Get More Sleep - Sleep is not just a time to allow us to rest and recuperate, it is a time when our body can heal and restore. Lack of sleep can affect our relationships, our work and our energy levels, making us moody, irritable, unable to concentrate, hungry and tired but it can also affect our health and even our weight. When we sleep, we move from a Catabolic state (where energy is used by the body for multiple functions) to an anabolic state (when we conserve energy in order to repair and rejuvenate). Research has also shown that those who are sleep deprived have higher levels of inflammatory proteins in the blood, making them more susceptible to whole-body inflammation, putting them more at risk of diseases such as heart disease. Lack of sleep also lowers the immune system, in fact, it has been shown that those who have long-term sleep problems have a shorter lifespan. When you are sleep deprived, you upset your natural hormone levels, including Ghrelin, which is a hormone that sits in your stomach telling you to eat more, stimulating our appetite, especially for carb-rich and sugary food. At the same time our leptin response falls, this is the signal that tells the brain when we are full, so we are constantly hungry – a reason why shift workers find it so hard to maintain a healthy weight. A study by the University of Chicago, found dieters lost over 56% more fat than those who were sleep-deprived. Those who were sleep deprived lost the same amount of weight, but this was found to be more from muscle mass.
Resolution: Create the right environment to get the best sleep. To get a good night’s sleep, our body converts serotonin into melatonin. Melatonin synthesis in the pineal gland is triggered by darkness which helps induce and maintain sleep. The production of Melatonin is affected by lack of nutrients as well as computer and TV screen glare, which is why we should not have TV and electrical screens in our bedroom. Research has shown that exposure to noise and light during sleep can suppress the immune system as well as disrupt natural sleep patterns. Get the temperature right – a cooler room aids sleep as well as produces a better quality of sleep. Fill up on foods to help the melatonin cycle and can aid sleep, such as foods rich in Tryptophan, found in turkey, fish, nuts, seeds and bananas. Magnesium is a great mineral to aid a good night’s sleep. It helps relax muscles (so great for those suffering from restless leg syndrome) as well as regulating blood sugar and balancing electrolyte potential across cell membranes. Increase your magnesium-rich foods, filling up on green leafy vegetables, yoghurt, nuts, and dark chocolate. You could also opt for a magnesium-rich Epson salt bath, a great way to relax your muscles. B vitamins are essential for the production of serotonin and melatonin, especially B1, B3 and B6.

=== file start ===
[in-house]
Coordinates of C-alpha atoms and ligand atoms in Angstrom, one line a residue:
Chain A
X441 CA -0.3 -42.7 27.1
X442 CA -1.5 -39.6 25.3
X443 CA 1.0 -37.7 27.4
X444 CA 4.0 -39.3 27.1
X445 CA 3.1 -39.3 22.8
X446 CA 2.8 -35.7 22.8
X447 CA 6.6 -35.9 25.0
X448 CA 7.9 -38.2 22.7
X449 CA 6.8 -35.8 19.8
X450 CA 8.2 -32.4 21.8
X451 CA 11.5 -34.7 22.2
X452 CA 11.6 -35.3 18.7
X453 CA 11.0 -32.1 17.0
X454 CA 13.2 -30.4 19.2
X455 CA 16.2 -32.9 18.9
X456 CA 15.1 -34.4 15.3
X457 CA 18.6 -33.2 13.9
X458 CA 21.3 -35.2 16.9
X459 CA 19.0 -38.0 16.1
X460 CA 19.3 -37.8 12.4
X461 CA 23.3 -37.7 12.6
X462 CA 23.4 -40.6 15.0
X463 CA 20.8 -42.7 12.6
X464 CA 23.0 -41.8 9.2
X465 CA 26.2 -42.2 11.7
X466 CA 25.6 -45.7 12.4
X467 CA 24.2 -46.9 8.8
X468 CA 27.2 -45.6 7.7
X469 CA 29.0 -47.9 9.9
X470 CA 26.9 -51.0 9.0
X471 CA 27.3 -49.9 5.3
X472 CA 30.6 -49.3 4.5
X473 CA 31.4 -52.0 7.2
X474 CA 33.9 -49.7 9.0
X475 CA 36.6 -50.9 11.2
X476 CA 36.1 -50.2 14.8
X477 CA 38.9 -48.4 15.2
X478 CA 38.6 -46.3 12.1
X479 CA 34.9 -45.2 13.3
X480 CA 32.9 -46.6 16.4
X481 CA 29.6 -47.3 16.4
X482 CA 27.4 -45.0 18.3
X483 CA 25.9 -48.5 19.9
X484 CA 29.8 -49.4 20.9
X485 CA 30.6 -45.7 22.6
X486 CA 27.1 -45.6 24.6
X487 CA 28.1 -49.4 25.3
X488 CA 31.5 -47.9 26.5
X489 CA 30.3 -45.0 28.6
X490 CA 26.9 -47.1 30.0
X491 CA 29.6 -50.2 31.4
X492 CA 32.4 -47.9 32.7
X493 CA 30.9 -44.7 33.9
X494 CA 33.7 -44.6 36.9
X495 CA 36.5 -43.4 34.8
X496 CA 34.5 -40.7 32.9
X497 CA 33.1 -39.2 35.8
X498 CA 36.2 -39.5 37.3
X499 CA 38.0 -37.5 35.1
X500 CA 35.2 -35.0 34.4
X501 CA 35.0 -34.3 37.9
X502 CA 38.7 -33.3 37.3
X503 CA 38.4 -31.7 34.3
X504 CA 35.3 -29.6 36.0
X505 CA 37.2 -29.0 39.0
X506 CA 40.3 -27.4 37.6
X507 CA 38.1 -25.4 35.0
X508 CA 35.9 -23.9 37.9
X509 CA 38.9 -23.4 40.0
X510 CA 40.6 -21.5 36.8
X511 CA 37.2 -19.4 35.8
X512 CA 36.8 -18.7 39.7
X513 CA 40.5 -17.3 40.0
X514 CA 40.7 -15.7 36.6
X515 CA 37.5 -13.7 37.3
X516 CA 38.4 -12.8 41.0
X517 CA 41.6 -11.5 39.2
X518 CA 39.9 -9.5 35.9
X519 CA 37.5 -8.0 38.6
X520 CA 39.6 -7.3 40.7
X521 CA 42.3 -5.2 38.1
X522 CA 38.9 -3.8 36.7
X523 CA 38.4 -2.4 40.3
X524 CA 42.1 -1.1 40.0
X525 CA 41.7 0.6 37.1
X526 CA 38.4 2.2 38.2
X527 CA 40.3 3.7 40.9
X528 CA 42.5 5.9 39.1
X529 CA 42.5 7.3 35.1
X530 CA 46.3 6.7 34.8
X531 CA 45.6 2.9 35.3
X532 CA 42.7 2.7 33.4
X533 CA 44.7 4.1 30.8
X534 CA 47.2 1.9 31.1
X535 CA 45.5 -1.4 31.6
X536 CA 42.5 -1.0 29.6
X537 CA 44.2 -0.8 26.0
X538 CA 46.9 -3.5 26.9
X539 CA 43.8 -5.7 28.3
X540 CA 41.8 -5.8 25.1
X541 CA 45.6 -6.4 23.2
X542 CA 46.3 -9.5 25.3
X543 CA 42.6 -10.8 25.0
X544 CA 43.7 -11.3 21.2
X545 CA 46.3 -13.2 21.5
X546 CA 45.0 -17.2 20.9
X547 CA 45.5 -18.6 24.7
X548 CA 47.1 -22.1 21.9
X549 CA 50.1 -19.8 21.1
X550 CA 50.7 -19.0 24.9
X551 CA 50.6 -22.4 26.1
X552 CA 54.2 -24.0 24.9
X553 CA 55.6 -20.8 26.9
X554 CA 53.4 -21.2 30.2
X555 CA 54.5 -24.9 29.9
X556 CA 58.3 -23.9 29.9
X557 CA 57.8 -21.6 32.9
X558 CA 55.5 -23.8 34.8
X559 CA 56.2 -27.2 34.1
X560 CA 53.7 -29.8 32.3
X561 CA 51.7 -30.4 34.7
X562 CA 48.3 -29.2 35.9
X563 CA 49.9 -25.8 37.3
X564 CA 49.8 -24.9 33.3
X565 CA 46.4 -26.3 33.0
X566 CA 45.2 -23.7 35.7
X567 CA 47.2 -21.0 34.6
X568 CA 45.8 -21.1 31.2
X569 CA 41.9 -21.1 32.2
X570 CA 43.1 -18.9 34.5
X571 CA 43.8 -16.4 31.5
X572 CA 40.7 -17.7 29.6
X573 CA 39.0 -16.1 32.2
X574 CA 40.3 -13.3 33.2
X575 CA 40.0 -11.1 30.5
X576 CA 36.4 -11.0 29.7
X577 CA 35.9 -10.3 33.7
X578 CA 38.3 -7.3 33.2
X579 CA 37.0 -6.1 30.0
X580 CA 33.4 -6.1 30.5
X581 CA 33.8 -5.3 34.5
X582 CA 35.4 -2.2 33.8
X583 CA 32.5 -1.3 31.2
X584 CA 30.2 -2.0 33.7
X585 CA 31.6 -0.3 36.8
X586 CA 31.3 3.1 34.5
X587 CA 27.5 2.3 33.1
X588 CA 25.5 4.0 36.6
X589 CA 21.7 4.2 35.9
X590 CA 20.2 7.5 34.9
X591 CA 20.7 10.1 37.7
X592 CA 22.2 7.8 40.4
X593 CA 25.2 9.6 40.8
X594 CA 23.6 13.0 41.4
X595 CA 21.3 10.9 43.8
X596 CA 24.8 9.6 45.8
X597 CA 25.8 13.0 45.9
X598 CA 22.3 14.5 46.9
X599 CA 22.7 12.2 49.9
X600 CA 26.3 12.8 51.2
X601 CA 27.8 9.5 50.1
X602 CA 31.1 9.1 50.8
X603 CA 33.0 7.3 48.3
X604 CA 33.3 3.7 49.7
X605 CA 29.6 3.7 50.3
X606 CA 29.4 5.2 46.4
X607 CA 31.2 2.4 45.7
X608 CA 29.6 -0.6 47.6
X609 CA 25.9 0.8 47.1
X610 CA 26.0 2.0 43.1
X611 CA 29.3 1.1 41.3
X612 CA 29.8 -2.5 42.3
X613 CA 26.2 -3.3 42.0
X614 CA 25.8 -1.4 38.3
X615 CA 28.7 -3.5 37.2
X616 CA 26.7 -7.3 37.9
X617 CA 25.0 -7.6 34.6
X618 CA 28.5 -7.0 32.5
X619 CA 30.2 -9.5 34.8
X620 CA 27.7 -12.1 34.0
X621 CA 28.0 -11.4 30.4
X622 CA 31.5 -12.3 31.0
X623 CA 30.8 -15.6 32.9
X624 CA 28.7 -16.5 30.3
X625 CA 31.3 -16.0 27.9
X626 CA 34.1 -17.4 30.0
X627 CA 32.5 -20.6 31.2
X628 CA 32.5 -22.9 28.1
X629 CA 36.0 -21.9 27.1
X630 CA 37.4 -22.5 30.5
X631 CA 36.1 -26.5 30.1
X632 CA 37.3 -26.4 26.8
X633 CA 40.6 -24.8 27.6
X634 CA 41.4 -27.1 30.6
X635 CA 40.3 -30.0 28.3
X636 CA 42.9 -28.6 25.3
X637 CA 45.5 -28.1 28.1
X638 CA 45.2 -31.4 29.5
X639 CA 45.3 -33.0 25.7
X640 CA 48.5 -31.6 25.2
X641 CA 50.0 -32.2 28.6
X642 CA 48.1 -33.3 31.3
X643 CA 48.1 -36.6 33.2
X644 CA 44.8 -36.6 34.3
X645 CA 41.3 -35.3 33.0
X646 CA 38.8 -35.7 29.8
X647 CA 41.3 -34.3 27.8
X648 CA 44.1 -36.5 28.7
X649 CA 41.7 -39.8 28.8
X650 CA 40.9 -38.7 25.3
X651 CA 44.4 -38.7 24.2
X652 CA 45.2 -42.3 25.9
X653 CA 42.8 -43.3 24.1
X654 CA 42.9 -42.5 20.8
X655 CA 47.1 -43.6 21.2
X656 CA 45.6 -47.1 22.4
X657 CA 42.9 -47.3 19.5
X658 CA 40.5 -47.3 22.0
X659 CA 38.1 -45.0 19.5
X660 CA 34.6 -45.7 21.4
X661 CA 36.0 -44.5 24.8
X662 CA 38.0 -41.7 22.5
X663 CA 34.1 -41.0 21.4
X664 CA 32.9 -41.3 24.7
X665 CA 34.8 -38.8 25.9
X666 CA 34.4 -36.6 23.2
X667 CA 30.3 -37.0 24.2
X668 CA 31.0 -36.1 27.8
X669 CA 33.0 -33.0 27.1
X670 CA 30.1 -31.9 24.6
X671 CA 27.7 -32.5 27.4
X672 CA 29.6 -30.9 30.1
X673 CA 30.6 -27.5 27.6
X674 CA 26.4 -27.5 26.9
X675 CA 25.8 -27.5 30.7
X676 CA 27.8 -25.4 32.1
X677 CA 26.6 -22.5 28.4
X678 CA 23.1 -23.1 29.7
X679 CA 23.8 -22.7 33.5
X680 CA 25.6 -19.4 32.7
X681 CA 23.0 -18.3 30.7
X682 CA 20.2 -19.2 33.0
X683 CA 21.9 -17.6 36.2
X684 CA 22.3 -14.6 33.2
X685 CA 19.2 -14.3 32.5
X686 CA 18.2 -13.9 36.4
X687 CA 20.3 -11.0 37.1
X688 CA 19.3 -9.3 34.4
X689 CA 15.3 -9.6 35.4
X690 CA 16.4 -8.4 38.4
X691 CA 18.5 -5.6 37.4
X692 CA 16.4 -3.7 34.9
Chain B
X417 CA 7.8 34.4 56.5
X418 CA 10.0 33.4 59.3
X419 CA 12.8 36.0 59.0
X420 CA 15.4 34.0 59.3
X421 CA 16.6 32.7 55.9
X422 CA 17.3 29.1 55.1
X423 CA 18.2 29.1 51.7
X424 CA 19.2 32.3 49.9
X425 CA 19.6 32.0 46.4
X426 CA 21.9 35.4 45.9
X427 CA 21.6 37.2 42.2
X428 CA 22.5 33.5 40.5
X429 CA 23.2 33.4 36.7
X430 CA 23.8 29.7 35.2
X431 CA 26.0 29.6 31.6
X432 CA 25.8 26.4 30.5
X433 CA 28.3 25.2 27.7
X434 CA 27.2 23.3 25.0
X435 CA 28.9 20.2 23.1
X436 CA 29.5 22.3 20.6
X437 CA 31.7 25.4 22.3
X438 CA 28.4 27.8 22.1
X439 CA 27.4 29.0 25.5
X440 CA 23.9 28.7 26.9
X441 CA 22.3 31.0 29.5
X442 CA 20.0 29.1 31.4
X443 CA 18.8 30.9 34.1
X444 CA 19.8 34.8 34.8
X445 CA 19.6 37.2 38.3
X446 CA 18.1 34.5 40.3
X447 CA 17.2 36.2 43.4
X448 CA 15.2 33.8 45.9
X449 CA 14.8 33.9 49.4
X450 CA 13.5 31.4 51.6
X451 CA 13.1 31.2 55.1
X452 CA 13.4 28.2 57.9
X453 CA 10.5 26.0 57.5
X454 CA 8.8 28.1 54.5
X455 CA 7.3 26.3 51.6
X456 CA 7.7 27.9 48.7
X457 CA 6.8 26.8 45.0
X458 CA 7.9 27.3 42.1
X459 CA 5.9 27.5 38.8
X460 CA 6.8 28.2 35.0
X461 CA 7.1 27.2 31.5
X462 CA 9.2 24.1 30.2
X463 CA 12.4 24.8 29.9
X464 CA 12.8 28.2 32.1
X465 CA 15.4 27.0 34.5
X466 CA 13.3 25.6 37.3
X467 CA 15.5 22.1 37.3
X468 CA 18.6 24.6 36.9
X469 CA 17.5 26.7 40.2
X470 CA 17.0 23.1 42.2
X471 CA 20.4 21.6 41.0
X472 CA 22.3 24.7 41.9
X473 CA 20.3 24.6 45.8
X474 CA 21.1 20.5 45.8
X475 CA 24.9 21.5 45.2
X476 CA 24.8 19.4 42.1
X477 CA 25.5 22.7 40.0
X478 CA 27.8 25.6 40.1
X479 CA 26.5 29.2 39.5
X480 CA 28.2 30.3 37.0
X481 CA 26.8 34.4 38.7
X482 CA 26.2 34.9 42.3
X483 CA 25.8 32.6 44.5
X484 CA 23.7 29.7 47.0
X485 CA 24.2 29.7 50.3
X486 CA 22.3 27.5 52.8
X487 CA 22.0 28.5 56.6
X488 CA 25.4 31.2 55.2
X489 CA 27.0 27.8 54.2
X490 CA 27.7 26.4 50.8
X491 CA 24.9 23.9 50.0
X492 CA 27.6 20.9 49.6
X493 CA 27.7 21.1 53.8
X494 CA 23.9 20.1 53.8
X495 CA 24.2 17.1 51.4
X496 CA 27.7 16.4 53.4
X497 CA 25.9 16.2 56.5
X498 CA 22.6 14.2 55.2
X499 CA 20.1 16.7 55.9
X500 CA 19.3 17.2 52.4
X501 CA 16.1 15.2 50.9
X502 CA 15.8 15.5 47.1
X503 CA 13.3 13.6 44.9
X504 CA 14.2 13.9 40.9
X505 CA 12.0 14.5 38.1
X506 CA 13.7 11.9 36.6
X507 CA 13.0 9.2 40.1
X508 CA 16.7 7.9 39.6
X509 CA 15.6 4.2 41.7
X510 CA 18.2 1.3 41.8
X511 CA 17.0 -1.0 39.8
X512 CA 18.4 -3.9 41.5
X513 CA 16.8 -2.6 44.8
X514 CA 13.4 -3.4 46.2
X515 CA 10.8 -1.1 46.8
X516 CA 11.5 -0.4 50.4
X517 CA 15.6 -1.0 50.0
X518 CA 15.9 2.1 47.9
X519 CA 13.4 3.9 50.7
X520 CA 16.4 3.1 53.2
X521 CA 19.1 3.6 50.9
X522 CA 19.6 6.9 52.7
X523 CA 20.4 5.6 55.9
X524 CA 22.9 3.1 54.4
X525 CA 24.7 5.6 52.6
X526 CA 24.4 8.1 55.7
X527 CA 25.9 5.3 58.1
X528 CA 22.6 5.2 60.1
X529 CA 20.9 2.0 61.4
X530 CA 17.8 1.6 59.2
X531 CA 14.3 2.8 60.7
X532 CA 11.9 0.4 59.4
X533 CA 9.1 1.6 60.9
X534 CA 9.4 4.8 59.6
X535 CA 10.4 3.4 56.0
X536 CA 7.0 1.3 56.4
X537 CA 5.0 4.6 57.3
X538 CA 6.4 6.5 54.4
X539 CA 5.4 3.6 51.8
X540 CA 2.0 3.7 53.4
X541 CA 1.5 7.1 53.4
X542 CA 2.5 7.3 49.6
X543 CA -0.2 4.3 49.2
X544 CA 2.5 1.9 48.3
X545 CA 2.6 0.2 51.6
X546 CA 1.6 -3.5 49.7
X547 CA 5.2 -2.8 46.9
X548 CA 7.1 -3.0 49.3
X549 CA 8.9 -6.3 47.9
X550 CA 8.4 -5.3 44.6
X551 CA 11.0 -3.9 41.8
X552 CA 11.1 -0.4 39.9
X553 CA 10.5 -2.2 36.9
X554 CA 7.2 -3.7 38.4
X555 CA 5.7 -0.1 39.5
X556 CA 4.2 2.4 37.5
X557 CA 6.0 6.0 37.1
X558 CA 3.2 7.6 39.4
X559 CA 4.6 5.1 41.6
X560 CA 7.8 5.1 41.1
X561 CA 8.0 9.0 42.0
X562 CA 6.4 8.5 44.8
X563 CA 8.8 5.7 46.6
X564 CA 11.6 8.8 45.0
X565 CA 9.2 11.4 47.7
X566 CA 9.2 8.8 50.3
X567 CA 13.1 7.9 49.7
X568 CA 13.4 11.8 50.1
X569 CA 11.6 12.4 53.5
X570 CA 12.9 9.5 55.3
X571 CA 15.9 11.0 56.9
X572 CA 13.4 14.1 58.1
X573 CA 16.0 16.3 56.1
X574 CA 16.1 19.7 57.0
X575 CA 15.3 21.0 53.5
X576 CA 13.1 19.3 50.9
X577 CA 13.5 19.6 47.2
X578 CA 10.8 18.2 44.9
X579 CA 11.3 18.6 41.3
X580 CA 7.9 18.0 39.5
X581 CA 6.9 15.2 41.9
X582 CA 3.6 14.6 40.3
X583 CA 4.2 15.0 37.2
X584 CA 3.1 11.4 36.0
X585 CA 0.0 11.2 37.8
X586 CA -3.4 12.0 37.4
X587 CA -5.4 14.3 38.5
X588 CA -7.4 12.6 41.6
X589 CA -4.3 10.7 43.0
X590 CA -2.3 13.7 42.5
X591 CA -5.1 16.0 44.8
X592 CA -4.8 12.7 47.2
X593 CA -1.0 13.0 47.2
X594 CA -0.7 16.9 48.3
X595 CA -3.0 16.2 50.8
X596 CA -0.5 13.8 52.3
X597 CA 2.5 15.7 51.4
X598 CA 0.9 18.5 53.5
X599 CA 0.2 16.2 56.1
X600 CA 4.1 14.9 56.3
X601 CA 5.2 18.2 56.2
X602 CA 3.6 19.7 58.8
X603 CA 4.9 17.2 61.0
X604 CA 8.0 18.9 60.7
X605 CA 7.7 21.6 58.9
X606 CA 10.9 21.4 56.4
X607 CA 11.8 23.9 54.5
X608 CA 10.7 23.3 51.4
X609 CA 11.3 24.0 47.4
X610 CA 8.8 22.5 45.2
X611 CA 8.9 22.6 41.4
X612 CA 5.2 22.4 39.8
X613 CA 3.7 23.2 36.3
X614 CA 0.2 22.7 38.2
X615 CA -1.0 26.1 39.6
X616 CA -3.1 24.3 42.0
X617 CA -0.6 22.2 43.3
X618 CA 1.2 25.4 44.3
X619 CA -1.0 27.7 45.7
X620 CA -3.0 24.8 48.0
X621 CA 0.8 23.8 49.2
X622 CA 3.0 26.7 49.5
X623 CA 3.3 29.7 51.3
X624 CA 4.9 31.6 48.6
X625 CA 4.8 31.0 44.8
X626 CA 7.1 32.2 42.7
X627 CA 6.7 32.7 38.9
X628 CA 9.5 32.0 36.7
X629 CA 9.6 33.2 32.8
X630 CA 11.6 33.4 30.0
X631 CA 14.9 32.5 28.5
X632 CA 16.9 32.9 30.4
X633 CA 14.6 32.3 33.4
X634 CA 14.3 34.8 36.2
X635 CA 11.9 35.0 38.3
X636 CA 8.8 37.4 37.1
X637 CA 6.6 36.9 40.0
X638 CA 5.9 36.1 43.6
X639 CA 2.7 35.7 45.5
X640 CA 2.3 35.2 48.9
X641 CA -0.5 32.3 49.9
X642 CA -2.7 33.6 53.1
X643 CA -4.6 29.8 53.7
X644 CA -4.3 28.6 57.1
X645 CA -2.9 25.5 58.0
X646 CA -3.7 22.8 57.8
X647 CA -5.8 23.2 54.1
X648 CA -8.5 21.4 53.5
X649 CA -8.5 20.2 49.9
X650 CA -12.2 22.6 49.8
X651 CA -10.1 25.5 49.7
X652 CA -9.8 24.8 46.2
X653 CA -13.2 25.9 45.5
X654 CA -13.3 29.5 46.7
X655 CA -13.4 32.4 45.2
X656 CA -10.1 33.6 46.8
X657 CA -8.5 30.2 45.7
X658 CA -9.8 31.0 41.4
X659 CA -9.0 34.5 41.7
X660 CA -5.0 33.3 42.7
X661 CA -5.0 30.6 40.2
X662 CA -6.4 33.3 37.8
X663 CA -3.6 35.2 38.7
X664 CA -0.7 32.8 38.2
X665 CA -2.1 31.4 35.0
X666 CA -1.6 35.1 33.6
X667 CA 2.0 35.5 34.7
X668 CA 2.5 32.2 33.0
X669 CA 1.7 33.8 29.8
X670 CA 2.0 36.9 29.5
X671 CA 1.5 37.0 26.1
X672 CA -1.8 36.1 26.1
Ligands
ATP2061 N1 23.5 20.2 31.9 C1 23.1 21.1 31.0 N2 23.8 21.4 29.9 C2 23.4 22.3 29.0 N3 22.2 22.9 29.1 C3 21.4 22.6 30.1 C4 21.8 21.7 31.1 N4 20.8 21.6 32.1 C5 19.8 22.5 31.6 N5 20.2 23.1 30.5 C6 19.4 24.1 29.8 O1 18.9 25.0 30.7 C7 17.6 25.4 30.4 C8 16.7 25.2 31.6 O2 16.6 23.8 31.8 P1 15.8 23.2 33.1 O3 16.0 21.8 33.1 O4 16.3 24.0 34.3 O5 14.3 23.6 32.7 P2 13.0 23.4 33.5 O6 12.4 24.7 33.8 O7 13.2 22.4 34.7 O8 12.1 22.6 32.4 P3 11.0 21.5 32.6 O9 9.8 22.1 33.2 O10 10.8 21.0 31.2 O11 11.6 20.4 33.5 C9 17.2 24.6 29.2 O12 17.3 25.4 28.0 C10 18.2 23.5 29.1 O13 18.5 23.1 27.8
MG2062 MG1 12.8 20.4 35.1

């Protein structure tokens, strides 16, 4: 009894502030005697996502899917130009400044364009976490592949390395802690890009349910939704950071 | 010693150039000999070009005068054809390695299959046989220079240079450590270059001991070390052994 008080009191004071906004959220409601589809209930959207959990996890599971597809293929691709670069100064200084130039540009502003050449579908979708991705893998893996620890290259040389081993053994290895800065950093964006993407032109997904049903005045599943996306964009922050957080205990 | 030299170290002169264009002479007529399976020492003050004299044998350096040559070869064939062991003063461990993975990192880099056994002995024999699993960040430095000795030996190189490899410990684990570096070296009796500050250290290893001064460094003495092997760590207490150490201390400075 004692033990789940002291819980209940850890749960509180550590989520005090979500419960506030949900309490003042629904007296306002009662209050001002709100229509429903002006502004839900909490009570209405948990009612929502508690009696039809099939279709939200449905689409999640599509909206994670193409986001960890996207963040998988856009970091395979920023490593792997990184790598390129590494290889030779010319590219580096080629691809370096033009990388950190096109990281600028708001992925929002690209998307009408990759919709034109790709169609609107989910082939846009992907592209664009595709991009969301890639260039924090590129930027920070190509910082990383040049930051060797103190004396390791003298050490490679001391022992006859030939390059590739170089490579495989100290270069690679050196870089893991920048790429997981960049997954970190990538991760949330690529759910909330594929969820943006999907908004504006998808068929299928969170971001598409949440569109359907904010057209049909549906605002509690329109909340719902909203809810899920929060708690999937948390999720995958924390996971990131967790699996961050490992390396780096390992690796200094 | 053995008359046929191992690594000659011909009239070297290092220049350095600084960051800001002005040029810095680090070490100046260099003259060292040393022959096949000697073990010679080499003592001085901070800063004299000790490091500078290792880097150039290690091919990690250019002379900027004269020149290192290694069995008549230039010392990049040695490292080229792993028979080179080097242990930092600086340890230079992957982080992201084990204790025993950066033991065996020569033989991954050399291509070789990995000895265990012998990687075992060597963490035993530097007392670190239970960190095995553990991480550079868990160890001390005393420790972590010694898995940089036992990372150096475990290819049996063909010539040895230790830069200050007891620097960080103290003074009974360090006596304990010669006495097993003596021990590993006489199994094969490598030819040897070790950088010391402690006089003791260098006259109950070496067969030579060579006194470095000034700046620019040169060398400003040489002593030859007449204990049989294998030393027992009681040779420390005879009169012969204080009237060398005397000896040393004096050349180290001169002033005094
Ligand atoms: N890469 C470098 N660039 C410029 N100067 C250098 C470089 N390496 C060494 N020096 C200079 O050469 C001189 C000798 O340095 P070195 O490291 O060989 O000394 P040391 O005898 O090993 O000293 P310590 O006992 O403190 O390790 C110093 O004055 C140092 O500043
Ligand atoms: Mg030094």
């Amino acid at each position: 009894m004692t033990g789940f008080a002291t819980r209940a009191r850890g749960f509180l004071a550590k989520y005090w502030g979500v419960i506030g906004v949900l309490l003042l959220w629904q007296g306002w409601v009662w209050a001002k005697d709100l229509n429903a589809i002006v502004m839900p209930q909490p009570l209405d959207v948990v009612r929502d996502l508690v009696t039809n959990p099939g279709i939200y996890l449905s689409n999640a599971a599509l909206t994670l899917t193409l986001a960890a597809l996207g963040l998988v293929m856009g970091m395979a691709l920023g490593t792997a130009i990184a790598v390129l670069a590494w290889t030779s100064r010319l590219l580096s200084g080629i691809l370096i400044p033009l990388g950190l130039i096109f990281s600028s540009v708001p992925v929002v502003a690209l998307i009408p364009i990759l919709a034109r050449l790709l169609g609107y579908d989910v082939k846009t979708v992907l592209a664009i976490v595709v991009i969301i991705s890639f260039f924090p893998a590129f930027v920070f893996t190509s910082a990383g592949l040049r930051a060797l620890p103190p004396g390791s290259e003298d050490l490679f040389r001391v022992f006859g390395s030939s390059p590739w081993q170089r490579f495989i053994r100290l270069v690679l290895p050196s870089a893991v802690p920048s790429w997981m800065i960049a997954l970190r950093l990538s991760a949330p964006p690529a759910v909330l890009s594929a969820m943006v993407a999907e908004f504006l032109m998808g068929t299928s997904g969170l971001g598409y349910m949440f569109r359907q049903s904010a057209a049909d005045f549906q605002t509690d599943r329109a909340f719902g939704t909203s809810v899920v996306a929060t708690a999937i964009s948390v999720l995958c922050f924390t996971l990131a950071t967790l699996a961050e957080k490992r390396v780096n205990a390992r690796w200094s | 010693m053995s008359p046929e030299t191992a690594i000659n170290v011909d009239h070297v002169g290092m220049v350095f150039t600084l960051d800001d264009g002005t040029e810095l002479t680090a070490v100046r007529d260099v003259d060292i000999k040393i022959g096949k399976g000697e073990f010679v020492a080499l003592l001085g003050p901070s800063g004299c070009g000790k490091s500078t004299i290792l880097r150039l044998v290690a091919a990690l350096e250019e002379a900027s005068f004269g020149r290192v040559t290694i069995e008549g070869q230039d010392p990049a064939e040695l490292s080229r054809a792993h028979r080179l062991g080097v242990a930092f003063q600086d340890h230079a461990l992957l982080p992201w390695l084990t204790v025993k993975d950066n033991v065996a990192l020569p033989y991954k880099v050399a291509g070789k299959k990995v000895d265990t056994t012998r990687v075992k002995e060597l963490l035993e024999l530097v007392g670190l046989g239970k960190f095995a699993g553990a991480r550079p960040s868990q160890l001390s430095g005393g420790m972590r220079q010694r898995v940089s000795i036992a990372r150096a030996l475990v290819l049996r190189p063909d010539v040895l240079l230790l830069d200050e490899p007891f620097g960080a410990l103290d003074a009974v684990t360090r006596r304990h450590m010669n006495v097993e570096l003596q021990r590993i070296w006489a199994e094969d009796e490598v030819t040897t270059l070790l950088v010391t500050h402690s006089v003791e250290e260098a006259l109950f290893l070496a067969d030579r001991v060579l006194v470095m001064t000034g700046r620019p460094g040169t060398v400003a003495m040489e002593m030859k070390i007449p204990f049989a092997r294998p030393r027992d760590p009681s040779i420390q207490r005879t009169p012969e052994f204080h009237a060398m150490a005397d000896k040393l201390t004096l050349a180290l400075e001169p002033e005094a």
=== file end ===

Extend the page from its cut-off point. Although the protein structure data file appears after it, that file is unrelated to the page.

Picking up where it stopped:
Eat Real Food – I am often asked what makes the healthiest diet, but a healthy diet is not so easy to pin down. Much depends on the individual. We are told to count calories as if that alone is enough to ensure good health, but it is not quite that straightforward and often very far from the truth. Carbohydrates are half the calories of fat and it is our demonization of fat which has led to our current obesity and Type 2 diabetes epidemic. In our quest for calorie counting, we have seen a rise in Frankenstein foods all claiming to be low calorie and low fat, therefore healthy. 99calorie bars ensuring you can have your cake and eat it, but you do need a chemistry degree to decipher the ingredients.
Resolution: Stop chasing calories and start looking at the quality of the food you eat. A diet of real food is the first and foremost change everyone should make in their quest for good health. By avoiding processed, man-made foods, we automatically cut out unnecessary sugars and unhealthy fats. Opt instead for a variety of real food, colourful and packed with essential nutrients and antioxidants. Embrace natural, healthy fats such as avocado, coconut oils, oily fish and fill your plate with a range of colourful vegetables. Put basically, it is not the food that is at fault but what we have done to it.